Behold! The Ides of March!
I threw my Facebook page open to the winds and asked people what topics they would like me to blog on. It seems the top answers are “publishing” and “how-to.”
I’ve already blogged on those topics (I’ll post the links here so you can go see), but I can do a relatively quick overview here.
So. Let us begin!
DIY or not?
So let’s say you’ve got a draft of a novel written and you’re debating publication. Let’s say this is the first novel you’d like considered for publication. I’m going to assume that this is not the first draft, that in fact your novel manuscript has gone through several intensive rewrites, beta readers, and an editing (from an actual professional editor) or, at the very least, a professional proofreader. If your manuscript has gone through those things, then it’s ready to be considered for publication.
So do you want to do this yourself or go through a traditional house? I can’t answer that question for you, because it depends on how well you know yourself.
It also depends on how well you know what you’re writing and who your audience/market is. These are questions you need to ponder before you start thinking about either submitting your work to a traditional house or going indie with it.
1. What are the genres you’re writing? If you’re not sure, then you aren’t ready to publish. You need to be able to say “I write paranormal alt-history with touches of dieselpunk, which is subsumed under the spec fic umbrella” so that you can find publishing houses that also publish that if you want to go the traditional route. And if you want to go the indie route, you need to know where you can market what you write, so you can match your book to an audience. In other words, KNOW YOUR GENRES and where what you’re writing fits within them.
2. Do you read books in the genres you write? If so, what traditional houses are publishing them? That’s how you start researching traditional houses. So, for example, if you write lesbian romantic/sometimes erotic fiction and you read a lot of that, what traditional houses published the titles you read? Find them online and check their catalogues and submission guidelines to determine if they’re a match.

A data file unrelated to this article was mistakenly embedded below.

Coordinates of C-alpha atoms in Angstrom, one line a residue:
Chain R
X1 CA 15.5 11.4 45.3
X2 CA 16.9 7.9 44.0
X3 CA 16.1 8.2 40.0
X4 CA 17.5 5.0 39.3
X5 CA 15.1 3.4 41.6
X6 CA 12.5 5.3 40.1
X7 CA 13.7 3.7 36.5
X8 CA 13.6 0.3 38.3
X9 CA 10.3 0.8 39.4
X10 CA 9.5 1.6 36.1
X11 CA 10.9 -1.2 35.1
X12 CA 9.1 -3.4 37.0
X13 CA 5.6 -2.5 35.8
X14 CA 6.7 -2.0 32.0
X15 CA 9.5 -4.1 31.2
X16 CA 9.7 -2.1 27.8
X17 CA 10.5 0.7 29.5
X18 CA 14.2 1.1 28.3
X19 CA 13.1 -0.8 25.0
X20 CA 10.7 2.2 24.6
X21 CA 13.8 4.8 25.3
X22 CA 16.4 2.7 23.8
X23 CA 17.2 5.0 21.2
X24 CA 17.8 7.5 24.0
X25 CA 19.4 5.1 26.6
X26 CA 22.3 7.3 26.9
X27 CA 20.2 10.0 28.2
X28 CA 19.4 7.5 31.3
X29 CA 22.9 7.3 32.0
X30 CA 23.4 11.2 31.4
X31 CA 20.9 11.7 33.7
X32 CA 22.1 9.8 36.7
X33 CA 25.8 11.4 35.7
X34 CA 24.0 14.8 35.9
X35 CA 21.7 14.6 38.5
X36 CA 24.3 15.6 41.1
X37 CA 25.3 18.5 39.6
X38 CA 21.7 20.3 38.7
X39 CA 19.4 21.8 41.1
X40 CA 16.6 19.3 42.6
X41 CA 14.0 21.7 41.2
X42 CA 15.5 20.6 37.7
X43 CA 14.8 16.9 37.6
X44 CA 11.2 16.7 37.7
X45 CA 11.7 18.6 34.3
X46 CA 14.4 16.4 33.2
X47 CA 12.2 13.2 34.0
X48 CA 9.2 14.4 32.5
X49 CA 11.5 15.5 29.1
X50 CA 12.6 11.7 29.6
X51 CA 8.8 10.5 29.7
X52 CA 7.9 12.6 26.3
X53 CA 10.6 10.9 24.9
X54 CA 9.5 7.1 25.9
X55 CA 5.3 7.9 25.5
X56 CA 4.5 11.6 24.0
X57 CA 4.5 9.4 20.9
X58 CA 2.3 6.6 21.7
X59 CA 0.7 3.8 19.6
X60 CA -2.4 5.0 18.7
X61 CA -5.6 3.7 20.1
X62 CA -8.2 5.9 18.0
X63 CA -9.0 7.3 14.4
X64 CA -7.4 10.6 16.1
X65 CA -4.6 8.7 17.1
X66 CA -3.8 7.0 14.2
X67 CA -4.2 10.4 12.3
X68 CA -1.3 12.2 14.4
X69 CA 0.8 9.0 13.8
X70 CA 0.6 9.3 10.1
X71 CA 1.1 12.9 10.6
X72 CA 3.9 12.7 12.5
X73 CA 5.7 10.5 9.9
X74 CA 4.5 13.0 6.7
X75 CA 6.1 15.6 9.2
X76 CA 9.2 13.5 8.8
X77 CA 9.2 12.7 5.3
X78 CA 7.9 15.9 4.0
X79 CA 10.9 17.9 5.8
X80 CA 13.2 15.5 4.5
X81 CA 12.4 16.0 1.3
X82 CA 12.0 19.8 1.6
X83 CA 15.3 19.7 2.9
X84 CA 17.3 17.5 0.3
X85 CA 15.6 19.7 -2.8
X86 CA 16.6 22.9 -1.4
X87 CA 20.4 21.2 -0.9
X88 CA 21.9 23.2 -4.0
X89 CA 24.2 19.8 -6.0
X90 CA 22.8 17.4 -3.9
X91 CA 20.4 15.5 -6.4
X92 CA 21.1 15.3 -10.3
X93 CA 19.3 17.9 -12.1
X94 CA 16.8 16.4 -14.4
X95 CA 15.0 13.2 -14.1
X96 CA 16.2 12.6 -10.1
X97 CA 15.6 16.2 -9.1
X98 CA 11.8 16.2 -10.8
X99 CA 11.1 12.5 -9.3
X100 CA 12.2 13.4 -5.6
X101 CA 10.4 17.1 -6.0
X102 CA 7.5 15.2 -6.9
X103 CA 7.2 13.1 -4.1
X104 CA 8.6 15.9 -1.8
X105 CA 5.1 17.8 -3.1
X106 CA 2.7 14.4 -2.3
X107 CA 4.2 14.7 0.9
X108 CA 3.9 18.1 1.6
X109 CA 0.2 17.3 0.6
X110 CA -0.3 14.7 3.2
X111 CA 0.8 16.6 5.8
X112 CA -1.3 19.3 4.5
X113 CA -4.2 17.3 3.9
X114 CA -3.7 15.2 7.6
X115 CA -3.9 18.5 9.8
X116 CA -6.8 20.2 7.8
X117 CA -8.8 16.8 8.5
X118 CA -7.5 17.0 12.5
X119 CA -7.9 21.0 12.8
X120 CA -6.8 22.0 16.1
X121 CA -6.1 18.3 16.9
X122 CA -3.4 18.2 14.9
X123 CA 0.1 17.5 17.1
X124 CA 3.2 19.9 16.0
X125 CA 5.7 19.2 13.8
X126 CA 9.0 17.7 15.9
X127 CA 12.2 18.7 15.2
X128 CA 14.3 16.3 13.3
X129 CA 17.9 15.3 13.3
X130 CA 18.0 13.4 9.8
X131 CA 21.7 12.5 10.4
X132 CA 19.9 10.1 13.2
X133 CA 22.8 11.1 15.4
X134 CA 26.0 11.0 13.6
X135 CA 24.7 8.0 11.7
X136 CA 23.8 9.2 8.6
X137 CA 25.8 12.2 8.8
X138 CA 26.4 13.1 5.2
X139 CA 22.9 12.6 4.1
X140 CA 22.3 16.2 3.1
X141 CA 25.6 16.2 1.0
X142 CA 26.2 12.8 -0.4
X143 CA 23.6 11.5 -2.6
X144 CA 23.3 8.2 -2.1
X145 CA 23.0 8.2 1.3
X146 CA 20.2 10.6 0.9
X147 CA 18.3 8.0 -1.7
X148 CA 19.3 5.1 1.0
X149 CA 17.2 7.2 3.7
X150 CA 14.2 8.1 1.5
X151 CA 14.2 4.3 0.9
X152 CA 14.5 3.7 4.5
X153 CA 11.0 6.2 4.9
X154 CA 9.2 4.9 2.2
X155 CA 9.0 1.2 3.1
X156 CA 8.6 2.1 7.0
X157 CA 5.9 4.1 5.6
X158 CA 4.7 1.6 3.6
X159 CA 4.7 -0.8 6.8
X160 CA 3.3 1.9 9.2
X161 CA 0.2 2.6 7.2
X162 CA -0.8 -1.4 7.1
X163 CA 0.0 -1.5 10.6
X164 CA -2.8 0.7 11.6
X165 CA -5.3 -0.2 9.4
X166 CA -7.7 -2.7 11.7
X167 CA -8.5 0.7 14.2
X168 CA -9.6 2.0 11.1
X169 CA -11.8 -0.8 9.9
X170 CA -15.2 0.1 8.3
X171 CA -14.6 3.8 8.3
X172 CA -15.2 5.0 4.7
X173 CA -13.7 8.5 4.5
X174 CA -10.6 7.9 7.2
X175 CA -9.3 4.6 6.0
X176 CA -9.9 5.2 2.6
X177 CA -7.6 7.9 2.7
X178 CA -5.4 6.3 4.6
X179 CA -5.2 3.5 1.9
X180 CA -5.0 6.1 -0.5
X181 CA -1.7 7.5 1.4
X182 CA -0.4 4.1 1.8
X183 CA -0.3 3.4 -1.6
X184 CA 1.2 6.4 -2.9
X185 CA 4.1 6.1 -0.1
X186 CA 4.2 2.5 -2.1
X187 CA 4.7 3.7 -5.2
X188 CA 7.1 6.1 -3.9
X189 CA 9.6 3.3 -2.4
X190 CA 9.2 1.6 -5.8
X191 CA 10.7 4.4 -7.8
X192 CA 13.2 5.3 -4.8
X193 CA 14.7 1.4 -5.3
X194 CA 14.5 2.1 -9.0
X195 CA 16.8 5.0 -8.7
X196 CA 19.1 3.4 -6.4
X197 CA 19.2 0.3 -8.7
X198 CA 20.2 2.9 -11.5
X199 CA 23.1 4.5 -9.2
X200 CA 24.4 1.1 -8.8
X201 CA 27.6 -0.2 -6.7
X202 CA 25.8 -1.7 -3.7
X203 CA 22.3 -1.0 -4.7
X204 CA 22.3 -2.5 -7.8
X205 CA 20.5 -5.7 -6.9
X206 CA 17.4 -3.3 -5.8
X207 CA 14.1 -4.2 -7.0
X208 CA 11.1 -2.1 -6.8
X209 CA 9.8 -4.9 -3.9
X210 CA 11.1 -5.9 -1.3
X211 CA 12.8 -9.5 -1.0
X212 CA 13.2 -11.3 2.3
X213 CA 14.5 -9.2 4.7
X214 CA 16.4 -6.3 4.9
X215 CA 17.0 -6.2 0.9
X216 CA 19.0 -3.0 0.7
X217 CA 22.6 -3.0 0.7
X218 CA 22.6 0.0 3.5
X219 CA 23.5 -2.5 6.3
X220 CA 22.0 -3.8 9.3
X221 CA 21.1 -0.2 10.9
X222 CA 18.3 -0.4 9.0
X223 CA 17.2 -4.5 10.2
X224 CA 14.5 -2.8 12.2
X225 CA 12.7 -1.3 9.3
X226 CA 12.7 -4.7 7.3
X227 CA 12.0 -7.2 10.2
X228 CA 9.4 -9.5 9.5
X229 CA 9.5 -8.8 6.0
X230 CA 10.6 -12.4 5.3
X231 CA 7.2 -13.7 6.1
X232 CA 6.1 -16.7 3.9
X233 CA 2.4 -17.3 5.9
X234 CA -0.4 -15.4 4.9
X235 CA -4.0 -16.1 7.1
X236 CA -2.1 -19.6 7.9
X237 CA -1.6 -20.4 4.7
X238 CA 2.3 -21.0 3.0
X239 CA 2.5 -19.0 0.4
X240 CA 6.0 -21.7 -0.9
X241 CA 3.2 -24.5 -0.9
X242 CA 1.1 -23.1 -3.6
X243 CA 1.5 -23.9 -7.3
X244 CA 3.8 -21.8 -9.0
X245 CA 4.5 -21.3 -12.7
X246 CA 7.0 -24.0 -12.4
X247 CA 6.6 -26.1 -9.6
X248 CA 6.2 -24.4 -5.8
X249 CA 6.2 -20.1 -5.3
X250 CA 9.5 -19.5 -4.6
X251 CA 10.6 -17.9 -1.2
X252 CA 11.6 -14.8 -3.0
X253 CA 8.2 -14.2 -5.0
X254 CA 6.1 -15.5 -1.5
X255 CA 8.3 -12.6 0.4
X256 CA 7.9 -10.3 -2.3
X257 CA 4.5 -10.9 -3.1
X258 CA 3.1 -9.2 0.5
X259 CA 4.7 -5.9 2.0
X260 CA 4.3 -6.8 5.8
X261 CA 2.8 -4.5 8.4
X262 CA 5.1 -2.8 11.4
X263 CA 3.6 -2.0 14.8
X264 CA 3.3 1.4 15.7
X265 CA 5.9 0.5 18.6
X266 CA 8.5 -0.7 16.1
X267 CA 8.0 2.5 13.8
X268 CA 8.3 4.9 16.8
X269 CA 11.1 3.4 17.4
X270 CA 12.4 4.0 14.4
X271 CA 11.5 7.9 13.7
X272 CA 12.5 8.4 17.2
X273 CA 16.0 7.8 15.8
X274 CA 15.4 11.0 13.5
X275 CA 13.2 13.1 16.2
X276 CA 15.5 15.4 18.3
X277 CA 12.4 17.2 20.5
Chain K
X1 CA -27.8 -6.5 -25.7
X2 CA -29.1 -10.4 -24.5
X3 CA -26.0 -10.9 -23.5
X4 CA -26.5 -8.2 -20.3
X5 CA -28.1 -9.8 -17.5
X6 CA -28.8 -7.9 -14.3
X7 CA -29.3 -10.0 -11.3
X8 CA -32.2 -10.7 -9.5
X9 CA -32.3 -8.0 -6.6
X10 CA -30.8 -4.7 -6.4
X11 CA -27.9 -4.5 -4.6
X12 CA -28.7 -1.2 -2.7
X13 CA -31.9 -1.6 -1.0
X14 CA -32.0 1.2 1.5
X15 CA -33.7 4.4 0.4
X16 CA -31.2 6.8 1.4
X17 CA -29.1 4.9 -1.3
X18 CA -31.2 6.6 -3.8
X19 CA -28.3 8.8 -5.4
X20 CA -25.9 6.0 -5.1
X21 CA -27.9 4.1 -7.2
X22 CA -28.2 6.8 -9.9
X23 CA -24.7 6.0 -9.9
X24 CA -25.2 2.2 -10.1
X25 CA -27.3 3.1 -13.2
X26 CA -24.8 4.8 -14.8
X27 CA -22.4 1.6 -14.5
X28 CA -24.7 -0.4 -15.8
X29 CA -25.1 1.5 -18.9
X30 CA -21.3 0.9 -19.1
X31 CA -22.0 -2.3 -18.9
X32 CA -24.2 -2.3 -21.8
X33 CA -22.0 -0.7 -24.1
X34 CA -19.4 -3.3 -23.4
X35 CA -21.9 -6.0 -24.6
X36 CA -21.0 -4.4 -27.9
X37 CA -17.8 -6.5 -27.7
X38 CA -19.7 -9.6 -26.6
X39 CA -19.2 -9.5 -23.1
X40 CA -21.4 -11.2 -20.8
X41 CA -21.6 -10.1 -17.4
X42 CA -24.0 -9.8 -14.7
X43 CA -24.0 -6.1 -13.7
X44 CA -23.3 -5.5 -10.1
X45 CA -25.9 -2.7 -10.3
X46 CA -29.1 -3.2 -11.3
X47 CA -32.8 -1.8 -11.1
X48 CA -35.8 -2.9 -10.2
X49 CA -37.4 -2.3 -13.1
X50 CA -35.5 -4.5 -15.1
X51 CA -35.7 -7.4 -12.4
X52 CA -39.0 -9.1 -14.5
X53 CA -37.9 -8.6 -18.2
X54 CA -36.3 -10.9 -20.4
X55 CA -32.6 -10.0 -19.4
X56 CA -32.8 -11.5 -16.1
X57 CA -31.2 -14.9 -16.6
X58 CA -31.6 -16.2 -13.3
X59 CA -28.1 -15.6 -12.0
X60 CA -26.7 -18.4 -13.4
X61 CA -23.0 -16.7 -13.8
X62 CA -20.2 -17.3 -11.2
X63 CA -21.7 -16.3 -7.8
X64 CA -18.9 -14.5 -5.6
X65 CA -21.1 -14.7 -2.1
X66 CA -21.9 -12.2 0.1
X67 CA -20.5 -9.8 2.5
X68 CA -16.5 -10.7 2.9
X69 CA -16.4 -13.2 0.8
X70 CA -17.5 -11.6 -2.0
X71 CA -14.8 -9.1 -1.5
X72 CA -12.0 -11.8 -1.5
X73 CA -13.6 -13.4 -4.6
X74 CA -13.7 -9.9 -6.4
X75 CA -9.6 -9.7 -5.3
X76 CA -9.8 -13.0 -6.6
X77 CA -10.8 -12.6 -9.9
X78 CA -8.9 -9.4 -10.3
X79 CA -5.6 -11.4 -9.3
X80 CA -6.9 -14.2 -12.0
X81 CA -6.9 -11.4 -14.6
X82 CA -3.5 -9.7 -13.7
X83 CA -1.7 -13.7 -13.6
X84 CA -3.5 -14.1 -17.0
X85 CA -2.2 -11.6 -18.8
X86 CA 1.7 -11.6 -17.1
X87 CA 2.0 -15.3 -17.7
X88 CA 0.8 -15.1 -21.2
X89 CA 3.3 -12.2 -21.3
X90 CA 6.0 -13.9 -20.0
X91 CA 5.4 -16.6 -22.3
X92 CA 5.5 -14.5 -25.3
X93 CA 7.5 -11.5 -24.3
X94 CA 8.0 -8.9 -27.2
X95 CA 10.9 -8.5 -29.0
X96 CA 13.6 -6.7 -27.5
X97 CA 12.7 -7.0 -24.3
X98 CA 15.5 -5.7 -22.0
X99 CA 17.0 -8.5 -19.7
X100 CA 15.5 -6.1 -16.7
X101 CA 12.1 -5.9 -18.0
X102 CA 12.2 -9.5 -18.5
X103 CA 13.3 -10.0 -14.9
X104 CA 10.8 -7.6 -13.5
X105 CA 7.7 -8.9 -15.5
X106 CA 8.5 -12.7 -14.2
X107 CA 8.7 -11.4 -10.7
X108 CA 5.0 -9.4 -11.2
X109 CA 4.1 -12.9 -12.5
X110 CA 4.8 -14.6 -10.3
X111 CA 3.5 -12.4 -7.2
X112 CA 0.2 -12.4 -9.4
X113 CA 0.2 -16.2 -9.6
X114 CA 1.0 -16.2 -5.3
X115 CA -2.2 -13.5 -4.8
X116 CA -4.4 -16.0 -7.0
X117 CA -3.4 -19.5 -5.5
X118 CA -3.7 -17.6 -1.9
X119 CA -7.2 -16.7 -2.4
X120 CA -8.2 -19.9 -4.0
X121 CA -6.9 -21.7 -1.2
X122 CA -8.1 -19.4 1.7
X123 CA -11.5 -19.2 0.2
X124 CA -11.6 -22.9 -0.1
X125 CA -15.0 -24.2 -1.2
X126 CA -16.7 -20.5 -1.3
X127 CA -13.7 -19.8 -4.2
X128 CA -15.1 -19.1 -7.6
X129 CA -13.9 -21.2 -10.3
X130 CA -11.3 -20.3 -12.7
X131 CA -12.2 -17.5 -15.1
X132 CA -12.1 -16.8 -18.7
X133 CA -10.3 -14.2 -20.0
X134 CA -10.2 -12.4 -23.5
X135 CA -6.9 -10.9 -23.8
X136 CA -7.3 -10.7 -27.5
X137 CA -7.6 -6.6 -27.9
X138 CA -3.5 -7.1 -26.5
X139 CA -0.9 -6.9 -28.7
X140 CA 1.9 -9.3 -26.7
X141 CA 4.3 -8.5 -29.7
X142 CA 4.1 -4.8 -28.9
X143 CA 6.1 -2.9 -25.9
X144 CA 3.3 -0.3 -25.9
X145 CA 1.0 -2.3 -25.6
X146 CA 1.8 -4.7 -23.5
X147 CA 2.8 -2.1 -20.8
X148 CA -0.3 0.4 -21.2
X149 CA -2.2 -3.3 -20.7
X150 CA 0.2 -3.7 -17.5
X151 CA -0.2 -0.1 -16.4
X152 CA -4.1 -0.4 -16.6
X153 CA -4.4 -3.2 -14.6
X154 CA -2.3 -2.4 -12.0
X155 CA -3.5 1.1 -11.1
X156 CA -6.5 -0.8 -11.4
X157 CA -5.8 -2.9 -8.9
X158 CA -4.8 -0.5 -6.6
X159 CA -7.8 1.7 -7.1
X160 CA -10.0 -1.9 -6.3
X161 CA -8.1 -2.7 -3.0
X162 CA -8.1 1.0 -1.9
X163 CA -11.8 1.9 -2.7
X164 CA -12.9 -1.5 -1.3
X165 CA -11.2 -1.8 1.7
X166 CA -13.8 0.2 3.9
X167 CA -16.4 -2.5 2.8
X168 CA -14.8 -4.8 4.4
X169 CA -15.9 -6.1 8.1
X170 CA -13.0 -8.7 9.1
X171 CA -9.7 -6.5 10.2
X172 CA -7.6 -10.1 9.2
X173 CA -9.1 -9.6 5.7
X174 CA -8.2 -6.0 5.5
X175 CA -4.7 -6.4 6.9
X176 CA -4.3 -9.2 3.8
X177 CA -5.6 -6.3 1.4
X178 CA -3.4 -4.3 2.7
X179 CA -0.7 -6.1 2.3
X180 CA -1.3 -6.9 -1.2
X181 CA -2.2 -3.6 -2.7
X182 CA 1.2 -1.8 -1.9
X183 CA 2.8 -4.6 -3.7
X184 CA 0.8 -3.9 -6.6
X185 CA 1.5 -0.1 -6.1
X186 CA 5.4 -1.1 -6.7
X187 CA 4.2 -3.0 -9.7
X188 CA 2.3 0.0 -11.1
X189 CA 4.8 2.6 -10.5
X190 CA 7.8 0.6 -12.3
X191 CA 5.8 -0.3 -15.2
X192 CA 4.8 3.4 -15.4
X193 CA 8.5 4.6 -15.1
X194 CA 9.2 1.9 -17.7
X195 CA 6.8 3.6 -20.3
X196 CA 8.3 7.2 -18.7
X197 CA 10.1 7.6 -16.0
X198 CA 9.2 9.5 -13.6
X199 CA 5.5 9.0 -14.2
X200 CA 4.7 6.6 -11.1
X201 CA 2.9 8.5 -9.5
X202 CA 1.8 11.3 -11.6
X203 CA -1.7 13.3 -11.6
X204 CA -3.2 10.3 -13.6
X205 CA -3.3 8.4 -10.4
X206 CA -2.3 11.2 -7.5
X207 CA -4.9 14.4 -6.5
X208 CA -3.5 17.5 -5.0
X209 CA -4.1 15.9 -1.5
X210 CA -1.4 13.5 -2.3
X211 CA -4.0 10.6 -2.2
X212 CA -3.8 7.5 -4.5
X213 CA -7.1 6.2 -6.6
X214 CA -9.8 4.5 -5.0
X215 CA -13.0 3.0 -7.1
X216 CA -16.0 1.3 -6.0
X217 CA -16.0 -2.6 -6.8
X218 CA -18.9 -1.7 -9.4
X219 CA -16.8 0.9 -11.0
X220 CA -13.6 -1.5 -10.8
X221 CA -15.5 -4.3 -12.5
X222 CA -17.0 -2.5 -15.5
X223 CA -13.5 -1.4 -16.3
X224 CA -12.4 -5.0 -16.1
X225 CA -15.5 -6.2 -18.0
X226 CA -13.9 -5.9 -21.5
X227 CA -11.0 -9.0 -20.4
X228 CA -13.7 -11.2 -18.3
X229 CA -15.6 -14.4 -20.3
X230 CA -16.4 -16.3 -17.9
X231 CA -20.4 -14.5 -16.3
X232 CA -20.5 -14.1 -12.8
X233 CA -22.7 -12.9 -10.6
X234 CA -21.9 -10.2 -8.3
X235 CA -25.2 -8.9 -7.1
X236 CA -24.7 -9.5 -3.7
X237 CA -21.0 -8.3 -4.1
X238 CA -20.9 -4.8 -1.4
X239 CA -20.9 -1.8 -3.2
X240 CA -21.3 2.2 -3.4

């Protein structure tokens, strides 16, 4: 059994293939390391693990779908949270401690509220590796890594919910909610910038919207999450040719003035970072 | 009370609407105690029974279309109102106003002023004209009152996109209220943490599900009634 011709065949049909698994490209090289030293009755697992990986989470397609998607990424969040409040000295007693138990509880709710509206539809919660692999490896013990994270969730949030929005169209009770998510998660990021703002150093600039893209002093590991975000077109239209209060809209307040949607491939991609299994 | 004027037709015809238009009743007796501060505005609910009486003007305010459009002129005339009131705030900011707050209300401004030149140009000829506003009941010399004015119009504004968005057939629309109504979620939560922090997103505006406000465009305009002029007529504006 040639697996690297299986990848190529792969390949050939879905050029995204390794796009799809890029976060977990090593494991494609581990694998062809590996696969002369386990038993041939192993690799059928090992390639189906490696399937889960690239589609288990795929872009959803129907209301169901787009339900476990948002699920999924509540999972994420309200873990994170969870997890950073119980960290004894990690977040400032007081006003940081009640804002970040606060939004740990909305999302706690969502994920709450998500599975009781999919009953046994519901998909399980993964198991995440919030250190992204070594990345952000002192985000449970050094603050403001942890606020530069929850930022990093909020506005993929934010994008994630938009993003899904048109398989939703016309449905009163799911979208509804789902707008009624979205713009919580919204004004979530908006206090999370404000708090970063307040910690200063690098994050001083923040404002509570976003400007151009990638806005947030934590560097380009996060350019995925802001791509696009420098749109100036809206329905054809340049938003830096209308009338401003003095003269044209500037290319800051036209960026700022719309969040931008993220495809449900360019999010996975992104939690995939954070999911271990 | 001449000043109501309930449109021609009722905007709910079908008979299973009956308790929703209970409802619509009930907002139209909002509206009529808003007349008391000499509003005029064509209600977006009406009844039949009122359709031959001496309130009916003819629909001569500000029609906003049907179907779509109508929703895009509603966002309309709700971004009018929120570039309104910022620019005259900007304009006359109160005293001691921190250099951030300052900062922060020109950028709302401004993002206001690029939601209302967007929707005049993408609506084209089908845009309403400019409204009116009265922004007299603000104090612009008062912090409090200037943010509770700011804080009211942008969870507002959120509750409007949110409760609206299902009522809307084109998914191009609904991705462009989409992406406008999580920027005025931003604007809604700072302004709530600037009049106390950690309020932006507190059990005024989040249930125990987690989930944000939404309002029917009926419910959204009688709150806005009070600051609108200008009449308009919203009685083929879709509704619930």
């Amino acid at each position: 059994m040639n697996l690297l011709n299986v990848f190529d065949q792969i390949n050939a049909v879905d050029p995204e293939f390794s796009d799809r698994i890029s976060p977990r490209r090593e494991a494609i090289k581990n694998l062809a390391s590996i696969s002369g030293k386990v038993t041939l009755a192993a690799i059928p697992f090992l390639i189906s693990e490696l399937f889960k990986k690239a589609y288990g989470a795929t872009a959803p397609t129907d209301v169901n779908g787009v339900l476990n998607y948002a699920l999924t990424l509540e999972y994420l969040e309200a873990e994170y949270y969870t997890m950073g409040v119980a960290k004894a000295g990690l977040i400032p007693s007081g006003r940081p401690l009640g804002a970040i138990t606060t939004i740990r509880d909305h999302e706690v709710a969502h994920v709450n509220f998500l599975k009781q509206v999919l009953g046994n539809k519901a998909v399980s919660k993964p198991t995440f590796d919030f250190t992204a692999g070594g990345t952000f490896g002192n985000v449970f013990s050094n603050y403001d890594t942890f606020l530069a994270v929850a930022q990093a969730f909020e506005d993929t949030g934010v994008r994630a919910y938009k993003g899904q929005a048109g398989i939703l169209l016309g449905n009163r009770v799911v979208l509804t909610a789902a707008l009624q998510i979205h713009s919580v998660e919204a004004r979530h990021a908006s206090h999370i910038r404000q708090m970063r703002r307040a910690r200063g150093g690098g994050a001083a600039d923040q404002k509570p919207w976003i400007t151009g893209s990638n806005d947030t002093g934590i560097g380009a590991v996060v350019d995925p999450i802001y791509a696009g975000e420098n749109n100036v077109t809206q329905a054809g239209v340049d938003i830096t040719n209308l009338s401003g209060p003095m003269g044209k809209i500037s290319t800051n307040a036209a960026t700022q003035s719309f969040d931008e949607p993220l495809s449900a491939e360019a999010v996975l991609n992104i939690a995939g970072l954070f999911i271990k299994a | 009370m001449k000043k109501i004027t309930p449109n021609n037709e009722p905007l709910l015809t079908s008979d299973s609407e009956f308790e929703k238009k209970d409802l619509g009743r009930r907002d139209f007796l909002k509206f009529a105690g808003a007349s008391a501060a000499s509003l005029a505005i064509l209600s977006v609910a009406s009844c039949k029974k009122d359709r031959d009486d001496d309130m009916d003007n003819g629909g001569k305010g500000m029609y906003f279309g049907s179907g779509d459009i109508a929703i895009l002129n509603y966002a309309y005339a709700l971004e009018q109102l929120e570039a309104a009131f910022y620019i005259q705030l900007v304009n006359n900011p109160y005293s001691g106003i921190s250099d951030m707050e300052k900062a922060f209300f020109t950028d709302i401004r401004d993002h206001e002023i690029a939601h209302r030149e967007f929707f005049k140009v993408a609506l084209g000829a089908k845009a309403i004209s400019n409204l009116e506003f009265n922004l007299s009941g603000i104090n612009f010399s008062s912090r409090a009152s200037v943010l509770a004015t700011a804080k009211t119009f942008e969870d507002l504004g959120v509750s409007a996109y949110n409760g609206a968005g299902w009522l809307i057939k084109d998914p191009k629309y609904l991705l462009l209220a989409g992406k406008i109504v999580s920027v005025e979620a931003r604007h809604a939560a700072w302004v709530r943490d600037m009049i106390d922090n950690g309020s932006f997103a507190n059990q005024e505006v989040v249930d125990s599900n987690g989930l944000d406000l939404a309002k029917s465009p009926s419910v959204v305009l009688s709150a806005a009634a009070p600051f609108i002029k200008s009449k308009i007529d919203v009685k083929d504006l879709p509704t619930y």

3. Have you started thinking about an author brand? No? Well, read on for that.
Let’s move on, shall we?
Are you thinking about going indie?
NOTE: I’m using “indie” here in reference to self-publishing. You will also see “indie” as it refers to small, independent houses. You will probably hear self-published authors refer to themselves as “indie,” so make sure you find out for sure what sense they’re using the term. 😀
Self-publishing means that you, the author, are DOING EVERYTHING. You will need to learn the business of publishing, familiarize yourself with the various platforms, understand the parts of a manuscript and the things a manuscript goes through before it’s ready for publication, and then put those things into action and pay for all professional services yourself. You are essentially a publishing house, and if you know nothing about the business, then I strongly recommend that you learn before you go DIY.
I’m what’s known as a “hybrid” author. That means I self-publish some of my work and traditionally (with a publishing house) publish other stuff, in accordance with my contracts with traditional houses. Some traditional house contracts are very strict about what you can publish outside the house and implement what’s called a “right of first refusal,” which basically means that you are required to submit every novel you write after you sign with them to that house for their first consideration. If they don’t want the manuscript, the house may actually have included a clause in the contract that states you cannot publish a rejected manuscript with another house.